I’ve heard the story of Pentecost (Acts 2:1-21) every year for nearly four decades.
I remember as a boy arriving at church on Pentecost Sunday to find red helium balloons attached to the pews. I affirmed my baptism, along with other members of my Confirmation Class, on Pentecost Sunday. At Trinity this year, we celebrated Pentecost Sunday (pictured above) with red ribbons twirling through the air, two baptisms, and a Christian from Uganda reading the story of Pentecost in his native Lugandan before joining Trinity by affirming his own baptism. (You can watch the liturgy by clicking here). These were all ways of celebrating the story I thought I knew so well.
But this Pentecost I learned something new. I had always just assumed that the crowds “from every nation under heaven” that heard in their own languages were there with the disciples from the beginning. But that’s not the way in which Acts tells the story! It was after the wind rushed, flames appeared among the disciples, and the disciples started speaking in the native languages that the crowds came. First, there was a holy commotion, a holy sound, and then the crowds showed up.
“And at this sound the crowd gathered …” (Acts 2:6a)
This detail is not insignificant. In getting this order right, we discover the Holy Spirit’s three step process in forming the Church of Jesus Christ. First, the Spirit makes some noise in the gathered believers. Then, the Spirit speaks through believers in languages people around them will recognize. Finally, the Holy Spirit provides a curiosity in the crowds to see what is going on.
“And at this sound the crowd gathered …”
Understanding the Spirit’s work in this way, I ask you: what are the ways the Spirit is making noise and speaking through us as a congregation for the sake of our neighbors?
- What holy commotion is the Holy Spirit making in us here at Trinity?
- What new languages of love, service, and understanding is the Holy Spirit speaking through us to our neighbors in Worcester representing every nation under heaven?
- What radical acts of relationship, what astounding acts of understanding, what dramatic acts of compassion, is the Holy Spirit preparing us for to make?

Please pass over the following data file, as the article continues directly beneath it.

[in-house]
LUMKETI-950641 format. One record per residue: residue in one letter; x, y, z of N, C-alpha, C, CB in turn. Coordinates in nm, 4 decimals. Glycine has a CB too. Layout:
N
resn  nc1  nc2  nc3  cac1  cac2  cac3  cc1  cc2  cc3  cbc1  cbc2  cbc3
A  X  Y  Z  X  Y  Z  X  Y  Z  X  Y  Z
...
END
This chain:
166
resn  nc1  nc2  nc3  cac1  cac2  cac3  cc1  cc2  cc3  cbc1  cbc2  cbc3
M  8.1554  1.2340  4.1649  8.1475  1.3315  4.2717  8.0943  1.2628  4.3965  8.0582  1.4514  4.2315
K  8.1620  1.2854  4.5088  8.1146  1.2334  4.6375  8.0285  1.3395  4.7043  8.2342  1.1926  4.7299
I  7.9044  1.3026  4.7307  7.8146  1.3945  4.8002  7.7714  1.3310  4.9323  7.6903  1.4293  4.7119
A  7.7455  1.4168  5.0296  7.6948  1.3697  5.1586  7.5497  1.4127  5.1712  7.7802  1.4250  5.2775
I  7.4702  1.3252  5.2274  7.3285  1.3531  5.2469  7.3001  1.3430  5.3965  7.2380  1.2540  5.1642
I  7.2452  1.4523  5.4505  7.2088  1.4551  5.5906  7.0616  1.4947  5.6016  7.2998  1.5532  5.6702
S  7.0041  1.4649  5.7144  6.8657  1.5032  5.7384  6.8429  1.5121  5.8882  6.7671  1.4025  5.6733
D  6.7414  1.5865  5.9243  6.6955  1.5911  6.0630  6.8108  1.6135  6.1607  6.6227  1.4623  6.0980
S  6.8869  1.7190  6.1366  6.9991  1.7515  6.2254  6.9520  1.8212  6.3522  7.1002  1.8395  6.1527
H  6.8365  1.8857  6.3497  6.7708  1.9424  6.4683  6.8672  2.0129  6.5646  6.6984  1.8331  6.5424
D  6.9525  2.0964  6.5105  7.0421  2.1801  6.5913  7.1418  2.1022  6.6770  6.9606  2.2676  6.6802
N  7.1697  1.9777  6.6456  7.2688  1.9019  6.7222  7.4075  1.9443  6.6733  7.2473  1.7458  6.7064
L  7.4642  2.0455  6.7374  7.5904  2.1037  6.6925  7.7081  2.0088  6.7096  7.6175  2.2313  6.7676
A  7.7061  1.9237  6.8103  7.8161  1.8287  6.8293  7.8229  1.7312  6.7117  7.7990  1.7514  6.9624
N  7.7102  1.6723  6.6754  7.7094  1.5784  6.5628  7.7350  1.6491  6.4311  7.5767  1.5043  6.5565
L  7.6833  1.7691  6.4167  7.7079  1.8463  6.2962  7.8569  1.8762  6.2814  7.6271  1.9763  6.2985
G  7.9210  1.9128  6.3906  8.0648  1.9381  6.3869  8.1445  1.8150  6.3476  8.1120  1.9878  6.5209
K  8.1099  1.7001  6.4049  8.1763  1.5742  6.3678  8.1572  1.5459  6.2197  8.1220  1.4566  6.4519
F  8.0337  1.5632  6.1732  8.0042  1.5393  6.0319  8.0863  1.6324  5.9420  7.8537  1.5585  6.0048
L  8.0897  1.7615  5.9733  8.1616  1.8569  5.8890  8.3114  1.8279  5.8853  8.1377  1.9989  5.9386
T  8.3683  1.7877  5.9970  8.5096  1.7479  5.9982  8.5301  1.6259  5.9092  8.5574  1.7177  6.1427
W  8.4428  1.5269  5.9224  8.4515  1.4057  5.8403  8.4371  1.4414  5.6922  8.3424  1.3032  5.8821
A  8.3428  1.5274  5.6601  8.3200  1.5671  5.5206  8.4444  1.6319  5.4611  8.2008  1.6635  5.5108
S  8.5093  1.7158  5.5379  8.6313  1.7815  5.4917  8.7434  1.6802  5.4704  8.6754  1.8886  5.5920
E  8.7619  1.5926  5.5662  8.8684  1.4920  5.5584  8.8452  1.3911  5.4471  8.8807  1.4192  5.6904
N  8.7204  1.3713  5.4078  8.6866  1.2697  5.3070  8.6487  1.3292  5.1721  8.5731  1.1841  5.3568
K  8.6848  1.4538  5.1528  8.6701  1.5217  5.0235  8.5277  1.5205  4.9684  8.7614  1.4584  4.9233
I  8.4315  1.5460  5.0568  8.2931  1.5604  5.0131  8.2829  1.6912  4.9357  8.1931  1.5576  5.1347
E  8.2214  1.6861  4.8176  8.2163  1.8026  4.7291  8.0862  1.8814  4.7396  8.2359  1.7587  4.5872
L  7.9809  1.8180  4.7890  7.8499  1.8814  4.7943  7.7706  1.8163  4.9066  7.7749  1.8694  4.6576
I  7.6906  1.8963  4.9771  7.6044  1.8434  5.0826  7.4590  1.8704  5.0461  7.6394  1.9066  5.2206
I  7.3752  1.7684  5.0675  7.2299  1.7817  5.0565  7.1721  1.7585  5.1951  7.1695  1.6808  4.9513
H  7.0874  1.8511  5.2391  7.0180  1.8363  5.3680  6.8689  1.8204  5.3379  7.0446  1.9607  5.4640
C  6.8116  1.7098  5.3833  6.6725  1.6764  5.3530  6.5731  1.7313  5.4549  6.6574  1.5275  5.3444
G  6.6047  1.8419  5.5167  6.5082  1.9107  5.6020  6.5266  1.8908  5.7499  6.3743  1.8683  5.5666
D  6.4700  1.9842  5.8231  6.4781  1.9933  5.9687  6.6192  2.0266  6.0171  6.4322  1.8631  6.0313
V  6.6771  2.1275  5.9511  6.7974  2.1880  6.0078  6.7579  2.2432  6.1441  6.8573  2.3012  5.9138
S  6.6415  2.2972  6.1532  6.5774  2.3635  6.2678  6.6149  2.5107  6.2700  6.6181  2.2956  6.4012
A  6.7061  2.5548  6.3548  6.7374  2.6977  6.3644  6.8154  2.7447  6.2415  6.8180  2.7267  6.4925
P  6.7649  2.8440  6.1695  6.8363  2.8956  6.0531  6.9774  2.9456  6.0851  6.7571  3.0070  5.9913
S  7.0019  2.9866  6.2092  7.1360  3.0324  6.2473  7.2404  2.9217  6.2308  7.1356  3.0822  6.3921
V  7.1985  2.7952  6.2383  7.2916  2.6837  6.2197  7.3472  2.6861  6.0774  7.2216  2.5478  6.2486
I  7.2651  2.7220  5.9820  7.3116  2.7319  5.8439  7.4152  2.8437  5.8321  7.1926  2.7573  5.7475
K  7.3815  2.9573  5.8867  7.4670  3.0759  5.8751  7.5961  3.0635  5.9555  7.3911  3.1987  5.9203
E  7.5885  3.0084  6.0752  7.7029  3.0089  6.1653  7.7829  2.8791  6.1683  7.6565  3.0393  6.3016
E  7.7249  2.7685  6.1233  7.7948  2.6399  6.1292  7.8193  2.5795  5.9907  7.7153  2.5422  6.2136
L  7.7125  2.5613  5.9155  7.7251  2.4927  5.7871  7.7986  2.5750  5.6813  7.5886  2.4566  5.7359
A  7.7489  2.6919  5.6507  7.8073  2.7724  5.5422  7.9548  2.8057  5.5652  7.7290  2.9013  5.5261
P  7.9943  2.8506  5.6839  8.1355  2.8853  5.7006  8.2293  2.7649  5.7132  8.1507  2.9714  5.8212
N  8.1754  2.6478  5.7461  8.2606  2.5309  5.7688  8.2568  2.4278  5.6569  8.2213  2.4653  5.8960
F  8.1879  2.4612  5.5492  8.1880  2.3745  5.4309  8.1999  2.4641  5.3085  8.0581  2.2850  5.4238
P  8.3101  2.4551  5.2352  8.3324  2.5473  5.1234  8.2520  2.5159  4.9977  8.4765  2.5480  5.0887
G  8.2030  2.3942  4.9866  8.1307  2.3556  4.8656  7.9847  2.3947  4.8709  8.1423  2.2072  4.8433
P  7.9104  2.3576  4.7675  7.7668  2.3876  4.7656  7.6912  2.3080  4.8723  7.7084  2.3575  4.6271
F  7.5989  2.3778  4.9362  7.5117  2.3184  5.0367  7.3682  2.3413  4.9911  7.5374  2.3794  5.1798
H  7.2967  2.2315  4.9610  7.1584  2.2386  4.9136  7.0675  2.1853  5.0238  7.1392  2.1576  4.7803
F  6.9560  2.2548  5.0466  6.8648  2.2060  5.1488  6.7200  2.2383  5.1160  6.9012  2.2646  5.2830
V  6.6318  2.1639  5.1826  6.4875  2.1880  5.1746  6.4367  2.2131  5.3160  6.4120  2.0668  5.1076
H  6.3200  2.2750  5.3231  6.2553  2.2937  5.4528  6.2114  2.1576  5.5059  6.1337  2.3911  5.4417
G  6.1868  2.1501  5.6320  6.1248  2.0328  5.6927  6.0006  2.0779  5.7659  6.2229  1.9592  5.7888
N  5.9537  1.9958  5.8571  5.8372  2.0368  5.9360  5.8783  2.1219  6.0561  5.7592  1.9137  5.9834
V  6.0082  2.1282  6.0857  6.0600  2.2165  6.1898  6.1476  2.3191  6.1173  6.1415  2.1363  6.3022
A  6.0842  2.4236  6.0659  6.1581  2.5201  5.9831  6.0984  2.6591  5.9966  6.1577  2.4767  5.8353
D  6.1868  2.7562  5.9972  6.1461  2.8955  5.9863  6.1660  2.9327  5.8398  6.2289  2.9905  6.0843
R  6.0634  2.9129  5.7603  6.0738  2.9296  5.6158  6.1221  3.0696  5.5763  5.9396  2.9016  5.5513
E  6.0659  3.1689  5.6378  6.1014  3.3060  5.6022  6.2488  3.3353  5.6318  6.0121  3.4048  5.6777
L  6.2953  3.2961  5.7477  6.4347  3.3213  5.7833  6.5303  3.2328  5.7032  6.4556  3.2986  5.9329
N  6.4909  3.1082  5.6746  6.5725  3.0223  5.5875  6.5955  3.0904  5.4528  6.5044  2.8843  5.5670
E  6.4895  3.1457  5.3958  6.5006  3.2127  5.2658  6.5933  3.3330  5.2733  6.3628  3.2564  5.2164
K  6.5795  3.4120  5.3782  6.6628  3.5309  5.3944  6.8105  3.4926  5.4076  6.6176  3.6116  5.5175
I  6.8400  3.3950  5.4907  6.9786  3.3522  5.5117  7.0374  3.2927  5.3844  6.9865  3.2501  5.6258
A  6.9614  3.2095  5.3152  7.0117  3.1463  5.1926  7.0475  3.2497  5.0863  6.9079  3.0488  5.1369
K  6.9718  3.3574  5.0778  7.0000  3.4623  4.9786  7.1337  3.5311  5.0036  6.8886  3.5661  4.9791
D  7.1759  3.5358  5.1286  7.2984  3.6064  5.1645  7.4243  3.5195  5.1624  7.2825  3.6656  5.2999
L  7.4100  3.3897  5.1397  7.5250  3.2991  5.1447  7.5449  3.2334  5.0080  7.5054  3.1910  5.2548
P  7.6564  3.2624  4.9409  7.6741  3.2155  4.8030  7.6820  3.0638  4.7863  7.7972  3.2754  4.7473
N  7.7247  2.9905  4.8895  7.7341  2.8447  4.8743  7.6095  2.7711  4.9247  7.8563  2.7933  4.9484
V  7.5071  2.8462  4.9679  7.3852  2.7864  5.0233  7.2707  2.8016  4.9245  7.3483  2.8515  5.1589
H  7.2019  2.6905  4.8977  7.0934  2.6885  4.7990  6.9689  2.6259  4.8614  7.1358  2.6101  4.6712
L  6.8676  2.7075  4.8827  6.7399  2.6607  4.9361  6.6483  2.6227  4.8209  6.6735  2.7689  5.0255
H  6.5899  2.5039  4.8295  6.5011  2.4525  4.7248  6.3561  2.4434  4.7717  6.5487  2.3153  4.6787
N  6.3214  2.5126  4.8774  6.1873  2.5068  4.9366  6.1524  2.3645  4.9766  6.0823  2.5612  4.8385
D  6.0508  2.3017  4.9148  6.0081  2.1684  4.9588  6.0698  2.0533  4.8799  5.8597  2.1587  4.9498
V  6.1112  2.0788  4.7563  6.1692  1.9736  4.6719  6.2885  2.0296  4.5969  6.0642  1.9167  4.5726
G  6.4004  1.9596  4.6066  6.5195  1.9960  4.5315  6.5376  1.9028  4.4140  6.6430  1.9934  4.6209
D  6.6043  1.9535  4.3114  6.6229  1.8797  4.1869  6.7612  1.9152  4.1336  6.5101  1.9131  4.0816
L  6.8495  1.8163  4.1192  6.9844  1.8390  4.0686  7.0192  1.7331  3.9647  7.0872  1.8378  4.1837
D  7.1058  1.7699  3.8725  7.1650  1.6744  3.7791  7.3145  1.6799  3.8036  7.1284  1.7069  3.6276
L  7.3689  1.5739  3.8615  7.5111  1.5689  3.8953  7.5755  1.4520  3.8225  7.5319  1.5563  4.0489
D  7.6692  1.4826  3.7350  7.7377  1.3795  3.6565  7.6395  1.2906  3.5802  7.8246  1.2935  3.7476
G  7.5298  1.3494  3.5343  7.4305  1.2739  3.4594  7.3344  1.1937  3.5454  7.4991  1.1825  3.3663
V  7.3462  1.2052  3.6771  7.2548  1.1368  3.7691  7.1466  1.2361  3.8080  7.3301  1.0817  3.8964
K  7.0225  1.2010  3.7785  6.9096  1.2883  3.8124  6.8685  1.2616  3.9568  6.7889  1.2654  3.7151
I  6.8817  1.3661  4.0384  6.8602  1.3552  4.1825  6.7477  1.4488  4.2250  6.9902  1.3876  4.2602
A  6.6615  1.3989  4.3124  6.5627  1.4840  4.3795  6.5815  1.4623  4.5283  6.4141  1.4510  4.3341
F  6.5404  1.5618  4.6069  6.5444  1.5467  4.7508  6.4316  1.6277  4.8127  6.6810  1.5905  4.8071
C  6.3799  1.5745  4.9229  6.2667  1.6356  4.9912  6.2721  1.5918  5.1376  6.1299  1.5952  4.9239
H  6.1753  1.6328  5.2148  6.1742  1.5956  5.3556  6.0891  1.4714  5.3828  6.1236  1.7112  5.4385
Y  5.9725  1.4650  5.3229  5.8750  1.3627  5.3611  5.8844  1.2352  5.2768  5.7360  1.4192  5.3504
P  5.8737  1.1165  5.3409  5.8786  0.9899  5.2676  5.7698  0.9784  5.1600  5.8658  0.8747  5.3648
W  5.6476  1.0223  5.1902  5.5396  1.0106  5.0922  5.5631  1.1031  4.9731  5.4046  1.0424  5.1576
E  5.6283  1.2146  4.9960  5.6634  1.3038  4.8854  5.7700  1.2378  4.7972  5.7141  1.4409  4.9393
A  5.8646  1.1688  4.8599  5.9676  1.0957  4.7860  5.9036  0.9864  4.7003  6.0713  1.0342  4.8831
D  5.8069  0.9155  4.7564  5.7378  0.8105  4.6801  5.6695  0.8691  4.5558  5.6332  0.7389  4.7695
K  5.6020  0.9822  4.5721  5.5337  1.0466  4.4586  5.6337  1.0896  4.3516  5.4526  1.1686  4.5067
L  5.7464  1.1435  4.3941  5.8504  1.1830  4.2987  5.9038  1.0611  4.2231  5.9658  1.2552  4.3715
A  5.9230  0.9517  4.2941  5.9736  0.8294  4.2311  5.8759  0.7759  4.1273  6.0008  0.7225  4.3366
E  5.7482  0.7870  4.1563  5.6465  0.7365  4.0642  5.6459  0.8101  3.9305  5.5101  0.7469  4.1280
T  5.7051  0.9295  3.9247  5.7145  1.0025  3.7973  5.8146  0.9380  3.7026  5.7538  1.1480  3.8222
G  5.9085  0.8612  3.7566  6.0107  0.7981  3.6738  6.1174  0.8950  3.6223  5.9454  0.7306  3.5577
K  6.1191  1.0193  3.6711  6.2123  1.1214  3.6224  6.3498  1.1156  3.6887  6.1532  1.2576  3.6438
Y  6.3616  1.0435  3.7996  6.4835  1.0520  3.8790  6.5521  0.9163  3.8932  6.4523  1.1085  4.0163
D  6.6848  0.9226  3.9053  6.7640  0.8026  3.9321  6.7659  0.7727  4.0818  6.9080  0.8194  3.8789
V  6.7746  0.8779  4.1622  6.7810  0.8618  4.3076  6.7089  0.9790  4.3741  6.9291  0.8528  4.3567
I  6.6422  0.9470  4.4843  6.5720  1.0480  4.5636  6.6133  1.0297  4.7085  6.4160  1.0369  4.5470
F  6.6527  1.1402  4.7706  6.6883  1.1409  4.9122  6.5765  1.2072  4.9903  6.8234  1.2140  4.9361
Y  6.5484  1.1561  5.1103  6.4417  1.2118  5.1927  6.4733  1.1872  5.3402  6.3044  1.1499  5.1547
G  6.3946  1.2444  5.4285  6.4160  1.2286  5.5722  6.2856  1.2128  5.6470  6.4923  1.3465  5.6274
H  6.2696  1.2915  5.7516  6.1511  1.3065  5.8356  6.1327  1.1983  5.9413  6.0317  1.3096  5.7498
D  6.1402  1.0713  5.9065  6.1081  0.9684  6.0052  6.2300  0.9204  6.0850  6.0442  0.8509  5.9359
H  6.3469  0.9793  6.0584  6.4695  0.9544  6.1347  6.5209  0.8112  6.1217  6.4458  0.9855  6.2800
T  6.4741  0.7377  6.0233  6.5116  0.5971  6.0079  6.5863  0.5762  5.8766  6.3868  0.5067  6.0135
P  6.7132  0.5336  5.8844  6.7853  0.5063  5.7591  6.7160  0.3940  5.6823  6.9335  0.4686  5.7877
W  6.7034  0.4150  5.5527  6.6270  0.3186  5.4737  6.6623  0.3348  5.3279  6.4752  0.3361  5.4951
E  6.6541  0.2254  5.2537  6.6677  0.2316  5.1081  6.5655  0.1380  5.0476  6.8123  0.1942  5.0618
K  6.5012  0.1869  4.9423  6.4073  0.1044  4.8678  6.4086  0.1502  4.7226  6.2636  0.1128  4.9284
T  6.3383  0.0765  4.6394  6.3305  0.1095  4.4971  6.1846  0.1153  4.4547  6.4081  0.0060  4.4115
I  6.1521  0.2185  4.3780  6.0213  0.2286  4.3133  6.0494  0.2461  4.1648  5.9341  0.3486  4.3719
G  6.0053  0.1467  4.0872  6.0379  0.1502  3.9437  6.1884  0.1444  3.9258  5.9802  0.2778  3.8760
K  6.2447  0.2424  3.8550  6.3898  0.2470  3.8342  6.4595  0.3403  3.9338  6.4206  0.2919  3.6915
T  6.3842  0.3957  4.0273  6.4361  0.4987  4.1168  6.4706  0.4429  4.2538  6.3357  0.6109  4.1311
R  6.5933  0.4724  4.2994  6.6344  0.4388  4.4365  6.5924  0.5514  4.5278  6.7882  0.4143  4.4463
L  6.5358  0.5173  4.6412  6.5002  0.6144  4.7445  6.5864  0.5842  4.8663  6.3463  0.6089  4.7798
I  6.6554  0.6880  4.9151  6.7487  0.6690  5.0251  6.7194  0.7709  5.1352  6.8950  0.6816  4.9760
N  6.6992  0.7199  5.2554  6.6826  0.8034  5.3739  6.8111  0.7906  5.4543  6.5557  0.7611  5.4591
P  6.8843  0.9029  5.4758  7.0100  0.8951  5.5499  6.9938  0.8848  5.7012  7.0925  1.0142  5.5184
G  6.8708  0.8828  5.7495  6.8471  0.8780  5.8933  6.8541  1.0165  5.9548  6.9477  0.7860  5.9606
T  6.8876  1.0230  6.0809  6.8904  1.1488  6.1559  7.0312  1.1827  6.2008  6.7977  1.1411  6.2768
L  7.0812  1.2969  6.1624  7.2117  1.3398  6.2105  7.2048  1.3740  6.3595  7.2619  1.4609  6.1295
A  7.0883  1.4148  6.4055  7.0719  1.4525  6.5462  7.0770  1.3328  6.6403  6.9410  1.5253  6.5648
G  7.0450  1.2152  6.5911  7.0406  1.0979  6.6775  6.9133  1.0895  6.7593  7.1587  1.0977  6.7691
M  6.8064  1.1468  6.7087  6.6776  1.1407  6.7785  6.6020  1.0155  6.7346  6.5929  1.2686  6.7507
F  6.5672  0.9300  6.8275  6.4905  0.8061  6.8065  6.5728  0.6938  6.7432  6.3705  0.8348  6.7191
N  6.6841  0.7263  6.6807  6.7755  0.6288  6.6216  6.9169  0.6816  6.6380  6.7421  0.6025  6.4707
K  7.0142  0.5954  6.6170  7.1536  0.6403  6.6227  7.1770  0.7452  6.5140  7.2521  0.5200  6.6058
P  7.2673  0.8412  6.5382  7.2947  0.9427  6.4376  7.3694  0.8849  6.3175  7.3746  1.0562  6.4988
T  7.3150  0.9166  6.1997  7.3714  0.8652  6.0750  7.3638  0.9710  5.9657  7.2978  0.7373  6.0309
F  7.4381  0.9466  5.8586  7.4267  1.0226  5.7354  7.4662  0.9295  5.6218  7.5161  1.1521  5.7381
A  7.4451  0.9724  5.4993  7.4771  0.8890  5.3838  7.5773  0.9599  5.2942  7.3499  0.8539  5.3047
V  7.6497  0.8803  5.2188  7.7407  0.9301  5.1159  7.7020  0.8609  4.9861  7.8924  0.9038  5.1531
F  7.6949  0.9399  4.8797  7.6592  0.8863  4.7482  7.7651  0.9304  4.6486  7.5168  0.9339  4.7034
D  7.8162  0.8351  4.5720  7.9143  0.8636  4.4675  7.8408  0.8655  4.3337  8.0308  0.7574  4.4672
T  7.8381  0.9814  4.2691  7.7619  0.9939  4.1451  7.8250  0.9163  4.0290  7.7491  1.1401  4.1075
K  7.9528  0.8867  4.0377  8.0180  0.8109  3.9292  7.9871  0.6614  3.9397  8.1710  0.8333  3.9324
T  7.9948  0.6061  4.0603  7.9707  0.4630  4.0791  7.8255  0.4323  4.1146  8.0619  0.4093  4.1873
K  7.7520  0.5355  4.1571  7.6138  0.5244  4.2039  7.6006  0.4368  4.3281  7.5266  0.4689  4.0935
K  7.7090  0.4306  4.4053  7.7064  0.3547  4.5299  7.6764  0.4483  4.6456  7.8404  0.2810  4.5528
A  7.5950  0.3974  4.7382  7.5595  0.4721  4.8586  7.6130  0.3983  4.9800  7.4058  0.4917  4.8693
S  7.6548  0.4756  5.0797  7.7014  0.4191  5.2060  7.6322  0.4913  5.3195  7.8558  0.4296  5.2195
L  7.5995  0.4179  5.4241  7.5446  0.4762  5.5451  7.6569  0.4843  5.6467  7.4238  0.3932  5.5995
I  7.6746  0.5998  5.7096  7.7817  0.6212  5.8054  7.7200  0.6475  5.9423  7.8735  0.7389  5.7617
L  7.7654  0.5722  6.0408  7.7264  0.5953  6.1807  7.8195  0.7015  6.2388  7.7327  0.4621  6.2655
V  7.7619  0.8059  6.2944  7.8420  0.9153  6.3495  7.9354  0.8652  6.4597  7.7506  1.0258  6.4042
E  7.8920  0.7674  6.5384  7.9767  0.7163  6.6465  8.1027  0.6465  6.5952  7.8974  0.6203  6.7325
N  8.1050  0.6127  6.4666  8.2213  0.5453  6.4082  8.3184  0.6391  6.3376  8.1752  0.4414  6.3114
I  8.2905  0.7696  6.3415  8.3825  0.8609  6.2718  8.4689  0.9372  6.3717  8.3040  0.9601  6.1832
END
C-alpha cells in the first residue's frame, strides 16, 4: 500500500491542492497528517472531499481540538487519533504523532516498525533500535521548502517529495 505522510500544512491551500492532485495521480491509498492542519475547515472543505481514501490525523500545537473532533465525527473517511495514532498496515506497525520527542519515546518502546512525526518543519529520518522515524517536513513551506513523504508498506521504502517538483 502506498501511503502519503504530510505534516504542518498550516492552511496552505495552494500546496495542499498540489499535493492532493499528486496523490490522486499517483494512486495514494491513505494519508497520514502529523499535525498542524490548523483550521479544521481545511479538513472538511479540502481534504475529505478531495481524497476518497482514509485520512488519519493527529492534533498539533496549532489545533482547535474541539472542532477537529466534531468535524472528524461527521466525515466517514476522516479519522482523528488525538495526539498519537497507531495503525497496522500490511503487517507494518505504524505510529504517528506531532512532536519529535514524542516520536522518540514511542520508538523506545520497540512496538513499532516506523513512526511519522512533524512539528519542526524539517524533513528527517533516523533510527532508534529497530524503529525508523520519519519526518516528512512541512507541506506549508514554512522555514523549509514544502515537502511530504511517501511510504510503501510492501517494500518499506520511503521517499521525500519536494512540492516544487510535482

In May, I had a lunch with a church consultant and coach who claimed that congregations, especially here in increasingly secular New England, who turn inward and focus on institutional survival don’t stand a chance. Nobody wants to join a navel gazing congregation. He claimed, however, that congregations who open themselves to the work of the Holy Spirit, who forge new relationships with their neighbors, and who form themselves in new forms of community, are being renewed right now. People are attracted to communities such as these, because there is new energy, life, and vitality.
So, Trinity Church, are you ready to make some Holy Spirit-inspired noise? I’m not talking about being noisy and adding unnecessary and unwanted volume to an already loud world. I’m talking about the holy commotion of new relationships and new forms of community. I’m talking about disruptive and sacrificial relationships. I’m talking about community shaped by the wholeness, dignity, and liberation announced in Jesus Christ.
With the Holy Spirit poured out upon the disciples at the beginning of Acts Chapter 2, at the end of the chapter we find them living together in a radical form of community. “All who believe were together and had all things in common; they would sell their possessions and goods and distribute the proceeds to all, as any had need … they spent much time together in the temple, they broke bread at home and ate their food with glad and generous hearts, praising God and having the goodwill of the people.” (Acts 2:44-47). Imagine the holy commotion that community caused! It was attractive. “Day by day the Lord added to their number those who were being saved.” (Acts 2:47)
Let’s make some noise and let’s speak some new languages! Let’s open ourselves up to the Holy Spirit’s ongoing work in us and through. In faith, let us participate in this holy work.
“And at this sound the crowd gathered …” Amen! Indeed may it be so!
(This article also appears as the lead article in the June Trinity News – the monthly congregational newsletter of Trinity Lutheran Church, Worcester.)